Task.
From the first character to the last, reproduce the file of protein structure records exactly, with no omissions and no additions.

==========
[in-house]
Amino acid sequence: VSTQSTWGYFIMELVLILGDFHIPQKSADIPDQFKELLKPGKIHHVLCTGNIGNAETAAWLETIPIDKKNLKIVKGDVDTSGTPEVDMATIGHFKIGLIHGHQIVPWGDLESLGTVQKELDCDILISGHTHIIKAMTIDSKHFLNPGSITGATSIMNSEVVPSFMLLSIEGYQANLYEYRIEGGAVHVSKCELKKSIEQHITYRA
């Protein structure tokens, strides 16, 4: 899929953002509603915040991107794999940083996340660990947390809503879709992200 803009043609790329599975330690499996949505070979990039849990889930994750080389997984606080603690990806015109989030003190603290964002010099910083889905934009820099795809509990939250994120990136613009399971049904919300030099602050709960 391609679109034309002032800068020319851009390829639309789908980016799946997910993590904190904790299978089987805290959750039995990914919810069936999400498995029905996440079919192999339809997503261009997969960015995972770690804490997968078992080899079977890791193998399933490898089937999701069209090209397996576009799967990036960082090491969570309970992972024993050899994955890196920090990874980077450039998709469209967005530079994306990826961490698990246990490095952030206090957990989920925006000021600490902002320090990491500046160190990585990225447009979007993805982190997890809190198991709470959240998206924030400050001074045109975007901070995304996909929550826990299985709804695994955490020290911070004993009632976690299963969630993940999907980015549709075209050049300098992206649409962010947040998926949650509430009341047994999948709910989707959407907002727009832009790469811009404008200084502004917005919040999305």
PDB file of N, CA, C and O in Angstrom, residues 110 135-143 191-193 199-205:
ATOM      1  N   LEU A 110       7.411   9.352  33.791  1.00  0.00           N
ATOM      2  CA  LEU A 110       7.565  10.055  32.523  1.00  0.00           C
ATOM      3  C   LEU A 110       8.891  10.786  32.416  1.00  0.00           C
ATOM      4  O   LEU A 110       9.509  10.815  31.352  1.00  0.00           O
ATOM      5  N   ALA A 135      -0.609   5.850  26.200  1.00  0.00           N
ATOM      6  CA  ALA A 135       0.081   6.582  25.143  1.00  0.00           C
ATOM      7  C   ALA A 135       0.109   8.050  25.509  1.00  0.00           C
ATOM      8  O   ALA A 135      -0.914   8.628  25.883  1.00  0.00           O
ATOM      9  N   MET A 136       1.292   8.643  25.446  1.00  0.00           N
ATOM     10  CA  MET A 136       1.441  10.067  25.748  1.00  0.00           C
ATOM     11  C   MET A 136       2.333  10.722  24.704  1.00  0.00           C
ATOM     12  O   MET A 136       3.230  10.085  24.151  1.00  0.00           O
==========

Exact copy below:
[in-house]
Amino acid sequence: VSTQSTWGYFIMELVLILGDFHIPQKSADIPDQFKELLKPGKIHHVLCTGNIGNAETAAWLETIPIDKKNLKIVKGDVDTSGTPEVDMATIGHFKIGLIHGHQIVPWGDLESLGTVQKELDCDILISGHTHIIKAMTIDSKHFLNPGSITGATSIMNSEVVPSFMLLSIEGYQANLYEYRIEGGAVHVSKCELKKSIEQHITYRA
């Protein structure tokens, strides 16, 4: 899929953002509603915040991107794999940083996340660990947390809503879709992200 803009043609790329599975330690499996949505070979990039849990889930994750080389997984606080603690990806015109989030003190603290964002010099910083889905934009820099795809509990939250994120990136613009399971049904919300030099602050709960 391609679109034309002032800068020319851009390829639309789908980016799946997910993590904190904790299978089987805290959750039995990914919810069936999400498995029905996440079919192999339809997503261009997969960015995972770690804490997968078992080899079977890791193998399933490898089937999701069209090209397996576009799967990036960082090491969570309970992972024993050899994955890196920090990874980077450039998709469209967005530079994306990826961490698990246990490095952030206090957990989920925006000021600490902002320090990491500046160190990585990225447009979007993805982190997890809190198991709470959240998206924030400050001074045109975007901070995304996909929550826990299985709804695994955490020290911070004993009632976690299963969630993940999907980015549709075209050049300098992206649409962010947040998926949650509430009341047994999948709910989707959407907002727009832009790469811009404008200084502004917005919040999305």
PDB file of N, CA, C and O in Angstrom, residues 110 135-143 191-193 199-205:
ATOM      1  N   LEU A 110       7.411   9.352  33.791  1.00  0.00           N
ATOM      2  CA  LEU A 110       7.565  10.055  32.523  1.00  0.00           C
ATOM      3  C   LEU A 110       8.891  10.786  32.416  1.00  0.00           C
ATOM      4  O   LEU A 110       9.509  10.815  31.352  1.00  0.00           O
ATOM      5  N   ALA A 135      -0.609   5.850  26.200  1.00  0.00           N
ATOM      6  CA  ALA A 135       0.081   6.582  25.143  1.00  0.00           C
ATOM      7  C   ALA A 135       0.109   8.050  25.509  1.00  0.00           C
ATOM      8  O   ALA A 135      -0.914   8.628  25.883  1.00  0.00           O
ATOM      9  N   MET A 136       1.292   8.643  25.446  1.00  0.00           N
ATOM     10  CA  MET A 136       1.441  10.067  25.748  1.00  0.00           C
ATOM     11  C   MET A 136       2.333  10.722  24.704  1.00  0.00           C
ATOM     12  O   MET A 136       3.230  10.085  24.151  1.00  0.00           O